EAD Leads Several Initiatives to Address Groundwater Problem

  • 27 March 2013

The Environment Agency-Abu Dhabi (EAD), in collaboration with the Emirates Centre for Strategic Studies and Research (ECSSR), organised a panel discussion on Tuesday to commemorate World Water Day.

The purpose of the panel discussion, entitled “The Status of Groundwater in the Emirate of Abu Dhabi” was to raise awareness about groundwater as a national strategic resource that should be managed and protected for future generations.

Five specialists in the field of water participated in the discussion panel, which was hosted by the ECSSR and moderated by MonirBou Ghanem, EAD’s director of Environment Policy Planning Division.

Dr Mohamed Al Madfaei, executive director of EAD’s Integrated Environment Policy and Planning Sector, said: “Groundwater conservation is a strategic priority for the Environment Agency-Abu Dhabi. As the government authority mandated with environmental regulation, policy advice and protection, EAD has consolidated its efforts to respond with a set of initiatives to address this strategic dwindling resource. “To achieve this goal, we work very closely with our partners and in particular with the agricultural sector to prioritise where and how we allocate water and to be efficient with every drop.”

Dr Mohamed Dawoud, water resources senior expert at EAD said: “In Abu Dhabi, groundwater is a non-renewable resource, while at present there are three sources of water in the Emirate of Abu Dhabi, groundwater which accounts for about 63.6 per cent, desalinated water accounts for about 29.2 per cent and treated sewage water represents about 7.2 per cent of the total water resources used.”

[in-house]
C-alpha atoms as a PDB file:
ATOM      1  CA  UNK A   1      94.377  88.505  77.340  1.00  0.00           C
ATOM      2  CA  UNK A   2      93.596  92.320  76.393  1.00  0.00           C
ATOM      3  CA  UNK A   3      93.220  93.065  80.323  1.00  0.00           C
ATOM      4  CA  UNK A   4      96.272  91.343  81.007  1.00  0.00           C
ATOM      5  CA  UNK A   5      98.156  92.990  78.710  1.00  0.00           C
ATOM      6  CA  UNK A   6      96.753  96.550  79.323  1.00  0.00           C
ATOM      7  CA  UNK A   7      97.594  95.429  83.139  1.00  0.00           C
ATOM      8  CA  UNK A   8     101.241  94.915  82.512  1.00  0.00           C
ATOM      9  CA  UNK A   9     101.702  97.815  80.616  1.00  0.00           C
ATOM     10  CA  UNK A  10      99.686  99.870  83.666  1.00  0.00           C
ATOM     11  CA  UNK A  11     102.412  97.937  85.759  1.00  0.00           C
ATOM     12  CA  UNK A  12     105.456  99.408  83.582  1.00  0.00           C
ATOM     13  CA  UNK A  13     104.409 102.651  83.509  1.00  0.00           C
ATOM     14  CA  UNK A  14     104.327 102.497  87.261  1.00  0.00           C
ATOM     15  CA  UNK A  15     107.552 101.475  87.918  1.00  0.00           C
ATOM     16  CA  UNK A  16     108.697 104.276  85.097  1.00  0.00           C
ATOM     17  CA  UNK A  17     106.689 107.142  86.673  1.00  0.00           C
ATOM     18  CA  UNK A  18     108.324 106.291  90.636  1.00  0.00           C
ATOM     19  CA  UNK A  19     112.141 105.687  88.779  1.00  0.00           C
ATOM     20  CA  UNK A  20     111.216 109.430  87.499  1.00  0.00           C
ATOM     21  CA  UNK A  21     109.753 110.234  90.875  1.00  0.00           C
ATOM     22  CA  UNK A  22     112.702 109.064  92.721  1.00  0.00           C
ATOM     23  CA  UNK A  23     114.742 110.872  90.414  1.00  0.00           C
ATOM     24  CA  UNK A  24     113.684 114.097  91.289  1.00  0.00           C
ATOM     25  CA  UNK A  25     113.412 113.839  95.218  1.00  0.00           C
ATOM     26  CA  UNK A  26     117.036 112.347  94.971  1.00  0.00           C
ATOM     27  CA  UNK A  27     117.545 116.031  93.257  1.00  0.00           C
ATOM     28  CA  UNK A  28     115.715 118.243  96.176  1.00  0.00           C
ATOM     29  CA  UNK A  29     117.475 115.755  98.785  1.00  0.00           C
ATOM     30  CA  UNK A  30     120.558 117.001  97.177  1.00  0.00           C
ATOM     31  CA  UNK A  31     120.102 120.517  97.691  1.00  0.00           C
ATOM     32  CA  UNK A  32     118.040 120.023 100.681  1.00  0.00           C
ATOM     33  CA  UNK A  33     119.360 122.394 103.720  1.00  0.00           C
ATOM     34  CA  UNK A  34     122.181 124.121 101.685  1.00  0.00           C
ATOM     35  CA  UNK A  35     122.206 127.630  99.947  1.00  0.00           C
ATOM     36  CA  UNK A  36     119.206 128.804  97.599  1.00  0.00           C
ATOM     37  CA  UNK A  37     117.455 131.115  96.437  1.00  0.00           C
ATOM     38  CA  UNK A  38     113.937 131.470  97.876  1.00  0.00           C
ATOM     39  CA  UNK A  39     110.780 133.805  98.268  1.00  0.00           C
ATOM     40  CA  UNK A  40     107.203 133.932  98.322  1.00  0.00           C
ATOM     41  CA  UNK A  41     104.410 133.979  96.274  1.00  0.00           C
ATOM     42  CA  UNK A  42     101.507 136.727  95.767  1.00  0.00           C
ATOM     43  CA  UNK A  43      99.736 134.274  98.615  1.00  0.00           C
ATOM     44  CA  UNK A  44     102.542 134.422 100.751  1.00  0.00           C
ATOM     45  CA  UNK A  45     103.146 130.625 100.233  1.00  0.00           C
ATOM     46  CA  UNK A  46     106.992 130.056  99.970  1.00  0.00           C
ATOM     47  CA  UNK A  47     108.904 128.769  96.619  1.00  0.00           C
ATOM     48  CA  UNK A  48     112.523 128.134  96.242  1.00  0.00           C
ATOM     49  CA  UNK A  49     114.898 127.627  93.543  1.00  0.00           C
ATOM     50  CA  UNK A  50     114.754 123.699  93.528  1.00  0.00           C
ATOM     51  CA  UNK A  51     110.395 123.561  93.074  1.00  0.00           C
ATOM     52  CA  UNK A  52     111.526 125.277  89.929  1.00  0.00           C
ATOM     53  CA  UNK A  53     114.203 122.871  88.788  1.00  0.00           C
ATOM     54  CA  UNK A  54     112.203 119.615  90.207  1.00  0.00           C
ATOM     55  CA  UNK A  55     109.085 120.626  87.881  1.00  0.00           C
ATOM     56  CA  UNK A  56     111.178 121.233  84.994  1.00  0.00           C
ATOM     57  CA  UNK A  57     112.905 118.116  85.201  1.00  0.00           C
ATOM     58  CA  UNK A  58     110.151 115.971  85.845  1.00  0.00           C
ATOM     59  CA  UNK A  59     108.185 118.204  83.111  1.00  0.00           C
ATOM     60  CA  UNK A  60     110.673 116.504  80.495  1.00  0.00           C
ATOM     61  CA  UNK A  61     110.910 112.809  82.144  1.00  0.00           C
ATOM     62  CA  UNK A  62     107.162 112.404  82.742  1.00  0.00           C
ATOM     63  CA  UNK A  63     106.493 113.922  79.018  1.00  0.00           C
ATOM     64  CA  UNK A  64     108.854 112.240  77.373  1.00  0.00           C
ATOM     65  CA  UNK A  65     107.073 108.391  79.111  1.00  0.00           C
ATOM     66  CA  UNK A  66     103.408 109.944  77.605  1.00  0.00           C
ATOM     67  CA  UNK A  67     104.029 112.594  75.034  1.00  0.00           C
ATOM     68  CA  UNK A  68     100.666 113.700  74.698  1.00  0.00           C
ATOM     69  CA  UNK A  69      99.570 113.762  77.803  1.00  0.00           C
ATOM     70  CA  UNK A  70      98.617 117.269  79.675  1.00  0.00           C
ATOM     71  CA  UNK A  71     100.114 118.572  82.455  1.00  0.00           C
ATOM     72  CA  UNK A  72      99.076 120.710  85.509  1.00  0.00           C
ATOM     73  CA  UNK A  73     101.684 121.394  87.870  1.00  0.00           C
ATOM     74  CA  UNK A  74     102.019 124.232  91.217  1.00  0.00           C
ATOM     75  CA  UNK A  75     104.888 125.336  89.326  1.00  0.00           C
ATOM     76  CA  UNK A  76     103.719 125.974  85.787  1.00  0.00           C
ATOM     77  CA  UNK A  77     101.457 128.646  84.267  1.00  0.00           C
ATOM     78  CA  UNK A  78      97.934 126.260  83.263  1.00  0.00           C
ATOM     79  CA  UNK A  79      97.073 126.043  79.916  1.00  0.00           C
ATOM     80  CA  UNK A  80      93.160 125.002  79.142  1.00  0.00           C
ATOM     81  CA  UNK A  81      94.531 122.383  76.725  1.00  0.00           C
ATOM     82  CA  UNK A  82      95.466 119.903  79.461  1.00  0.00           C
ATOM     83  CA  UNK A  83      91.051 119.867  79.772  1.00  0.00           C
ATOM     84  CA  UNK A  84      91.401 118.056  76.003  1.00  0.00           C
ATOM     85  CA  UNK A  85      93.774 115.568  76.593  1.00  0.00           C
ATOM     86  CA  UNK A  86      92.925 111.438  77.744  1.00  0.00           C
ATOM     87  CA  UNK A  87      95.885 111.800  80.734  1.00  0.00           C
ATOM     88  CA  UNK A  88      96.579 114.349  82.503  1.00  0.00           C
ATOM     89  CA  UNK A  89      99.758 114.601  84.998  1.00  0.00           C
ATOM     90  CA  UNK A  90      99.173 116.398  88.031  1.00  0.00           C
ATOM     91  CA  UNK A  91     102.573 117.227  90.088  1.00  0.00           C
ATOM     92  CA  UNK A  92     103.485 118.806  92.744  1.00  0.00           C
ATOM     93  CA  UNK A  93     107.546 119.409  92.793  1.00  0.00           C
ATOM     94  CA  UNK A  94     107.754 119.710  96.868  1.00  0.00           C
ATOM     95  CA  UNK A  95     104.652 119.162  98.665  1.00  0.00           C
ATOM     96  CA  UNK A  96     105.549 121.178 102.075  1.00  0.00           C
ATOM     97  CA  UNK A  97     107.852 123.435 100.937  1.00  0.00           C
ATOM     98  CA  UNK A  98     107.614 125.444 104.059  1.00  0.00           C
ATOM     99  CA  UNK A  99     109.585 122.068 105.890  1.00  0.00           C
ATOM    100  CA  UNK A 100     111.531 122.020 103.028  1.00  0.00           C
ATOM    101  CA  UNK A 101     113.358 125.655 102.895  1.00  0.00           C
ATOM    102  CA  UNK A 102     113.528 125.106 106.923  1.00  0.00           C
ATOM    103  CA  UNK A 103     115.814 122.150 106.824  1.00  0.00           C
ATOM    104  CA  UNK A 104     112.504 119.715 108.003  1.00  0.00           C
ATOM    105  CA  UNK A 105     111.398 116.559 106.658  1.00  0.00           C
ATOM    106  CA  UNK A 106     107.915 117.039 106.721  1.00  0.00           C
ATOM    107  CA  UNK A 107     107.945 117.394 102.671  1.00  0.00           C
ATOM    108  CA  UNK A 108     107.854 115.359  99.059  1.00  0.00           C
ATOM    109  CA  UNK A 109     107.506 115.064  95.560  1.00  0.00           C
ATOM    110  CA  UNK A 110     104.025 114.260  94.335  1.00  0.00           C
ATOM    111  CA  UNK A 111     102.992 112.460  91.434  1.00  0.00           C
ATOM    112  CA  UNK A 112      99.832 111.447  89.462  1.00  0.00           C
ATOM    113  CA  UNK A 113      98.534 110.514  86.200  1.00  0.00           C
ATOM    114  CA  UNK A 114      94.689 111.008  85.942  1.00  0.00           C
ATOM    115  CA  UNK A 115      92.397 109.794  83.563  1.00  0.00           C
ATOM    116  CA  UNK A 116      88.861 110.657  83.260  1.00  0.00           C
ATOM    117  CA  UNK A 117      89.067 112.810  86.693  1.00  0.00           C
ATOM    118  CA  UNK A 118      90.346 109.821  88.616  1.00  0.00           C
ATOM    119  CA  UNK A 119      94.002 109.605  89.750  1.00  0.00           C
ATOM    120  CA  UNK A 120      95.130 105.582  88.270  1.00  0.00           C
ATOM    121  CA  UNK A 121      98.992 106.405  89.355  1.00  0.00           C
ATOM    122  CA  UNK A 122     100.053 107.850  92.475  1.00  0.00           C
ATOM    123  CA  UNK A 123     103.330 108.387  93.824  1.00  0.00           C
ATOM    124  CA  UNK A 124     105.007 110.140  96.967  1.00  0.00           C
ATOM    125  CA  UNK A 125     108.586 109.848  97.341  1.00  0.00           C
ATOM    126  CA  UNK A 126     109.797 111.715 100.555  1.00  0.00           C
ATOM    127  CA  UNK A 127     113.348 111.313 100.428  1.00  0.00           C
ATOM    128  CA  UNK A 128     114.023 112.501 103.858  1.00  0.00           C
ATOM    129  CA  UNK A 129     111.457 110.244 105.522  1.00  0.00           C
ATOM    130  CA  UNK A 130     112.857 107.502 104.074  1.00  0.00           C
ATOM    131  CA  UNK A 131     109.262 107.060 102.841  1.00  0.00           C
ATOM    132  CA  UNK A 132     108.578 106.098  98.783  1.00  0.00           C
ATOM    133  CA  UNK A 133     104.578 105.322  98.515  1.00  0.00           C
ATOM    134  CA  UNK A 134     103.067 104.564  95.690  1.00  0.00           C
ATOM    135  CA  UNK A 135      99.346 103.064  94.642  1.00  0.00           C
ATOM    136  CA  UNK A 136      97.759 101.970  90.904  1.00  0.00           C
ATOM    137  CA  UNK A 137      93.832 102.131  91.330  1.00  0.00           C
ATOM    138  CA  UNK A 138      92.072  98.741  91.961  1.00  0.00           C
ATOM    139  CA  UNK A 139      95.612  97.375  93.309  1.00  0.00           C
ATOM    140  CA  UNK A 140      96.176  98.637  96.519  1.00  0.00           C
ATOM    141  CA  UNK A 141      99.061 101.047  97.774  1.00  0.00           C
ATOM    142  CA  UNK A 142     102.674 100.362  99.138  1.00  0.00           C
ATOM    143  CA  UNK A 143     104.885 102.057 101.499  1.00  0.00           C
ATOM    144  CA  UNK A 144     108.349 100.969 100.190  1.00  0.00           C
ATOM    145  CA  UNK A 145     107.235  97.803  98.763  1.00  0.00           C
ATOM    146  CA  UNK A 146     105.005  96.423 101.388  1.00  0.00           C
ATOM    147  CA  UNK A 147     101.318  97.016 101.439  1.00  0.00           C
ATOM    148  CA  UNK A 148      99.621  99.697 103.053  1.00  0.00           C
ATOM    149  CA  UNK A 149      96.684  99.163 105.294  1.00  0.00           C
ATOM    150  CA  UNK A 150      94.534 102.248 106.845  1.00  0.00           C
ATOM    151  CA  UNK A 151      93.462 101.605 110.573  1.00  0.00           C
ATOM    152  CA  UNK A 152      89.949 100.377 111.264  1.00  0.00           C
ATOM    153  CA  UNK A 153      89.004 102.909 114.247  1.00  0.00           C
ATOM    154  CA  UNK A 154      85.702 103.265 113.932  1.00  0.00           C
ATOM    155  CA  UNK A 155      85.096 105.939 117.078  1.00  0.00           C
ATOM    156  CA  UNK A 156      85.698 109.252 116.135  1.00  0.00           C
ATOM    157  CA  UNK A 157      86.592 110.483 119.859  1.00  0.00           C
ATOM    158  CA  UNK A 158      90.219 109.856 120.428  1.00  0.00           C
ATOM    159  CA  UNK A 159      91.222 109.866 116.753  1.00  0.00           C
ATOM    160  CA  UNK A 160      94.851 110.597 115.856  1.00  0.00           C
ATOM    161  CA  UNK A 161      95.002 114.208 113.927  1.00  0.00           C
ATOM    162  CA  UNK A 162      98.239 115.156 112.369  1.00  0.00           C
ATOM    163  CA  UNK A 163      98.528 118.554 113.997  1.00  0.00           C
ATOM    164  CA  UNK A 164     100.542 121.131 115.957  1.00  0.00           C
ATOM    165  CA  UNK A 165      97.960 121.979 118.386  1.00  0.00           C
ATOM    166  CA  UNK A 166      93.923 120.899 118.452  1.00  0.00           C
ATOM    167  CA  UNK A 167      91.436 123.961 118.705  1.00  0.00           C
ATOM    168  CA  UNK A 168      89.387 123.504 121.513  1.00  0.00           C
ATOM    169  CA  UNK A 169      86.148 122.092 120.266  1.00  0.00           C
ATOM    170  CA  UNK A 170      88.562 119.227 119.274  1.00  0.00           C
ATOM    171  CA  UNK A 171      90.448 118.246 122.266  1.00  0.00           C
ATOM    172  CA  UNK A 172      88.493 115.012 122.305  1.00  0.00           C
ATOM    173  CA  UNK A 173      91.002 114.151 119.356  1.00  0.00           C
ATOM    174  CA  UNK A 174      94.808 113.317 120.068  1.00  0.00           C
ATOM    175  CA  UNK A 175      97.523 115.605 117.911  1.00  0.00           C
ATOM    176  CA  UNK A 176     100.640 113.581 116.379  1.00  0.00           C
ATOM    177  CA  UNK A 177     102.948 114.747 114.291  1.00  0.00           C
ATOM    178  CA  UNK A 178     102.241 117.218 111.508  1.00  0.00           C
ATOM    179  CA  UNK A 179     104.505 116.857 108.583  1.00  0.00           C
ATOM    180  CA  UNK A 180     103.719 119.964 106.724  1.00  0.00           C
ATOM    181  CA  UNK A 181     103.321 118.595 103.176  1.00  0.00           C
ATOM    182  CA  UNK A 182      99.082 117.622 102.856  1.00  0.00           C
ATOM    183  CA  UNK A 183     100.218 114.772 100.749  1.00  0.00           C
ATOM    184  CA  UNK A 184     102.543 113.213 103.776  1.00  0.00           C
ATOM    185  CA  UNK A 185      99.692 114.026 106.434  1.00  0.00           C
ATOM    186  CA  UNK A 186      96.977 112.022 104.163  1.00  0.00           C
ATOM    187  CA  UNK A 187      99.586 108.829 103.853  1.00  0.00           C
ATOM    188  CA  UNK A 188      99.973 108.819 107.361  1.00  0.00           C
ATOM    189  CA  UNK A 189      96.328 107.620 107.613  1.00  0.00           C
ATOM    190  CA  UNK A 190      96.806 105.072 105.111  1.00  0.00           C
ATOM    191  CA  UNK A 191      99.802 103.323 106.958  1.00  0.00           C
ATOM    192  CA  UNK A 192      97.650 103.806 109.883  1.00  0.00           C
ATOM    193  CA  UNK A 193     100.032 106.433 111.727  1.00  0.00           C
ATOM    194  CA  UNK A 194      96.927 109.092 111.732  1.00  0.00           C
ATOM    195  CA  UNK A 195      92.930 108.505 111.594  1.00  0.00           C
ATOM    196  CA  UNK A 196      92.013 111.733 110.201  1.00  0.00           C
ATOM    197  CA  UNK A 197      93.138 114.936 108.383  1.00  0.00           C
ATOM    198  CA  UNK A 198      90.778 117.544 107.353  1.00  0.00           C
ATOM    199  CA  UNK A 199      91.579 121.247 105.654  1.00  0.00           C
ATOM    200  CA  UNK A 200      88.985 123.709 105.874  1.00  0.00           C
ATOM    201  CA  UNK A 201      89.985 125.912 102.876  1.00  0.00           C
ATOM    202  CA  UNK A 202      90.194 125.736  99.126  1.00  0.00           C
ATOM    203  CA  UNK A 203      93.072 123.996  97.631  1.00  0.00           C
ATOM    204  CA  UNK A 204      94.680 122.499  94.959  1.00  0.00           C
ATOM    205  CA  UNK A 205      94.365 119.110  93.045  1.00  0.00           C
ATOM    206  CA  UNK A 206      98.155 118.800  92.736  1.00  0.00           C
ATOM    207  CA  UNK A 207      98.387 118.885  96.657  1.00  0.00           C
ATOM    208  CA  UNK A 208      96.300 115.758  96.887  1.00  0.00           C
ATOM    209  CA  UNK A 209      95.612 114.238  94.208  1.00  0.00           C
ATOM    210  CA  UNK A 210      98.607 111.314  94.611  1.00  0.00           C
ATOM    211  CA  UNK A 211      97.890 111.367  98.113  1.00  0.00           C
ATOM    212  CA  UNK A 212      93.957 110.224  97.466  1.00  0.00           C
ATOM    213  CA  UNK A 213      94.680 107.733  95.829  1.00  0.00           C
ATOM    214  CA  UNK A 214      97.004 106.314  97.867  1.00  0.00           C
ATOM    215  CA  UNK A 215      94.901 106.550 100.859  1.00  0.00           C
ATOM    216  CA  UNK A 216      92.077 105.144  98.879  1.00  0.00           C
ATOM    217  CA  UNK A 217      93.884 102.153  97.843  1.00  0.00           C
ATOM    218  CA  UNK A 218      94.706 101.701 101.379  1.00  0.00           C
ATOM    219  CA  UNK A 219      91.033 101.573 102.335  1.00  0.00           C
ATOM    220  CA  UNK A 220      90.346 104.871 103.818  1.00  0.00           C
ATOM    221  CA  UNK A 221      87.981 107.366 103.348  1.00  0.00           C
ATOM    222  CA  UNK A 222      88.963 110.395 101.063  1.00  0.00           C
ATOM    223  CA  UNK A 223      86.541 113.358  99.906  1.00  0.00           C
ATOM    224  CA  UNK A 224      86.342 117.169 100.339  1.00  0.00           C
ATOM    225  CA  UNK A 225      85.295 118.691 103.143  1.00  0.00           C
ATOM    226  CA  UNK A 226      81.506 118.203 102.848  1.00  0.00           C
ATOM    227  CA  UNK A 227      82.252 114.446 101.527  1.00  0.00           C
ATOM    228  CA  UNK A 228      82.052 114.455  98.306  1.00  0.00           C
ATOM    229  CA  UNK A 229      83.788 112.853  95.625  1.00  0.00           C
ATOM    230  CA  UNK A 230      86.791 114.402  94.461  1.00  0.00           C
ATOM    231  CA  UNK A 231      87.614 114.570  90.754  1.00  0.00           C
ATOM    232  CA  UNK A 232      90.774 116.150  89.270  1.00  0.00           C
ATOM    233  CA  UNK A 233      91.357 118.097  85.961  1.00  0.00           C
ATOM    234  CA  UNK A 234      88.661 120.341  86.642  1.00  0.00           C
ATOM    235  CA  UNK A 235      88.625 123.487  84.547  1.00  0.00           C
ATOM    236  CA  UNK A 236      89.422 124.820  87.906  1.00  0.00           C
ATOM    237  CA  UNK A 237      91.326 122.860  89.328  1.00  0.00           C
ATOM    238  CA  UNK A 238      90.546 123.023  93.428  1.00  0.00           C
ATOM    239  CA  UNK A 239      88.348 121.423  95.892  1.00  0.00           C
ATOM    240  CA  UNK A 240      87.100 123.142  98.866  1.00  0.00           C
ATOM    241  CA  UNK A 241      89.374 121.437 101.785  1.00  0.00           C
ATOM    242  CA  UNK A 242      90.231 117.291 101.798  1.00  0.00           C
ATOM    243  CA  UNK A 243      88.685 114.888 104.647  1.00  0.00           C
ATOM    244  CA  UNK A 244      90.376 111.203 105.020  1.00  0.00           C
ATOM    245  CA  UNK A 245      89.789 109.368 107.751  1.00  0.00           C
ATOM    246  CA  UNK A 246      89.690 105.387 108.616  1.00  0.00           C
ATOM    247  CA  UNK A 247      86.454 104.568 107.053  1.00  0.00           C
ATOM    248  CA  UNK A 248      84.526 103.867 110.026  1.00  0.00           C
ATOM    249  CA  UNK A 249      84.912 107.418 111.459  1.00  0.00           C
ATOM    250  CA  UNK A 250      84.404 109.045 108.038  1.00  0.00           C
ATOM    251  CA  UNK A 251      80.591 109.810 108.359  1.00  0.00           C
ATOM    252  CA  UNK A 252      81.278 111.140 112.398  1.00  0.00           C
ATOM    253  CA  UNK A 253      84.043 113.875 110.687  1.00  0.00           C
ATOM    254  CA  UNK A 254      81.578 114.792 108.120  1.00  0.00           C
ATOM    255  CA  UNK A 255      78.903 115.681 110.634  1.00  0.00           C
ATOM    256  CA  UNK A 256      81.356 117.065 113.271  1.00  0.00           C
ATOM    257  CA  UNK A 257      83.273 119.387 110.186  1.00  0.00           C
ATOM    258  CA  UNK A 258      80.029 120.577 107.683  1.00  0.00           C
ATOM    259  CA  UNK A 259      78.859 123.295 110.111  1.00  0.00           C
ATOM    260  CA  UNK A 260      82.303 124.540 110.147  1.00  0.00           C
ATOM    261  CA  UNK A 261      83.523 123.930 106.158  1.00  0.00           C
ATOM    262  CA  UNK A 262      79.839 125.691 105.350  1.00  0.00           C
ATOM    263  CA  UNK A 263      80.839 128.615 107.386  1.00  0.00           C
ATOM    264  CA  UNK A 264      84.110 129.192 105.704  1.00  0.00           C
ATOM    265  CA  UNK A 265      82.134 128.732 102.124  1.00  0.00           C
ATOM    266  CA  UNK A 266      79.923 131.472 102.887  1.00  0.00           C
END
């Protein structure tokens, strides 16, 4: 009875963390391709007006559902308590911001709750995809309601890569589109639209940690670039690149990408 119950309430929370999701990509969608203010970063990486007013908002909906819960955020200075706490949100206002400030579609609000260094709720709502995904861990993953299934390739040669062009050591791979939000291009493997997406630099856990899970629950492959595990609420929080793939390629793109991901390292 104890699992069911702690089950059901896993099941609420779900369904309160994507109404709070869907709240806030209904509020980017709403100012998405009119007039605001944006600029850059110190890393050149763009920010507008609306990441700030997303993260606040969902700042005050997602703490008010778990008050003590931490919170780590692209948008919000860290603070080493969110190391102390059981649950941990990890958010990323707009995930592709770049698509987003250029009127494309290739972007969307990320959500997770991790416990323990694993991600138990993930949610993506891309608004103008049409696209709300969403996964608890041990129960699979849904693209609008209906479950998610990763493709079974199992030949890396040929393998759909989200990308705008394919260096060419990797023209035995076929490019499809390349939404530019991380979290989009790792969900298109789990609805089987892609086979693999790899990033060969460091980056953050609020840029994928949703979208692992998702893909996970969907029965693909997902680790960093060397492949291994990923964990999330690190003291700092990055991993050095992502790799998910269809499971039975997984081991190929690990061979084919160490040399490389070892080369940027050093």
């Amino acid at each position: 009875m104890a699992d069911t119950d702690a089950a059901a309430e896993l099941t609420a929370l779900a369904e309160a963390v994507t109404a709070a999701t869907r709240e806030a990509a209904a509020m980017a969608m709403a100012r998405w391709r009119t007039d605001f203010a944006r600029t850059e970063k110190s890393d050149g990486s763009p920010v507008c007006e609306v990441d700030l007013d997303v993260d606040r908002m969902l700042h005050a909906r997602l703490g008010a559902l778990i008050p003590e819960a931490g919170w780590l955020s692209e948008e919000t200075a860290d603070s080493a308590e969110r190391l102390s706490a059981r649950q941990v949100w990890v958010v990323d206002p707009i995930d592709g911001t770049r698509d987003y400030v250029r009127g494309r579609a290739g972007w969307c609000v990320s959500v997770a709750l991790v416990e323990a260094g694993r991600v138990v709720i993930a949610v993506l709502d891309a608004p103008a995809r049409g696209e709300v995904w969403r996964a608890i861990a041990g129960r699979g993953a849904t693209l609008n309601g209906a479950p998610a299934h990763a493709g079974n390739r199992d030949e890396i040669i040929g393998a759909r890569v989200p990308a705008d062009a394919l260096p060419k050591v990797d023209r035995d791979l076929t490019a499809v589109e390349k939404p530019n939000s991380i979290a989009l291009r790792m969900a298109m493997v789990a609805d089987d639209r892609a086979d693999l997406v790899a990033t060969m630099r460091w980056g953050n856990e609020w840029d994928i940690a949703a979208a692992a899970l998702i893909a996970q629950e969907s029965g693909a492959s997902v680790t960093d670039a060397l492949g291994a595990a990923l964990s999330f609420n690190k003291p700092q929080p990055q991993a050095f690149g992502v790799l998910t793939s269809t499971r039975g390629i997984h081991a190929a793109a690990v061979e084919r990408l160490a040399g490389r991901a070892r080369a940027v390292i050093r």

He added: “Water resources are used in different development sectors, where the agricultural sector uses 57.98 per cent of the total consumed water, urban sector (domestic) 9.75 per cent, and the forest sector 11.73 per cent, and the gardens and parks 13.38 per cent in addition to industrial and commercial uses, 7.16 per cent.”

Dr Dawoud noted: “In recent years, EAD has led several long-term initiatives in partnership with other government entities to address the groundwater problem and work towards the sustainability of this strategic resource.

“These initiatives include the management and monitoring of groundwater in the emirate, the development of a strategy to promote the use of recycled water, the enforcement of Law No. (6) for the year 2006 which regulates the drilling of groundwater wells, the construction of a groundwater aquifer in Liwa and Shweib and the rolling out of awareness initiatives targeting farm and land owners”.

Ali Al Marzouqi, planning development Division Director at Abu Dhabi Farmers’ Services Centre (ADFSC), said the role of the farmers’ centre focuses on minimising the environmental impact of agriculture and reducing water use in agriculture and increasing the contribution of agriculture sector in enhancing food security.

He said that the centre is focusing on increasing farming productivity and contributing to national food security and sustainable agriculture, improving irrigation efficiency in order to reduce water consumption in Abu Dhabi’s farms by 40 per cent.

The centre also promotes new types of crops and cultivation of innovative patterns that improve water use efficiency and resistance to salinity and water scarcity.

Dr Ala’aJuma, agricultural advisor at the Abu Dhabi Food Control Authority (ADFCA), spoke about the role of ADFCA in maintaining the groundwater reserves in the emirate through the rationalisation of consumption and stopping the wastage.

Dr Khalil Ahmed Ammar, water resources management scientist at the International Centre for Biosaline Agriculture (ICBA), gave a number of recommendations to be adopted.

Among these recommendations were integrated planning of water resources in the emirate and shaping water policy and clear management of water resources in order to achieve sustainable management of water resources.

During the event, EAD shared a timeline explaining Abu Dhabi’s groundwater through years from the 1960s until 2013.

 

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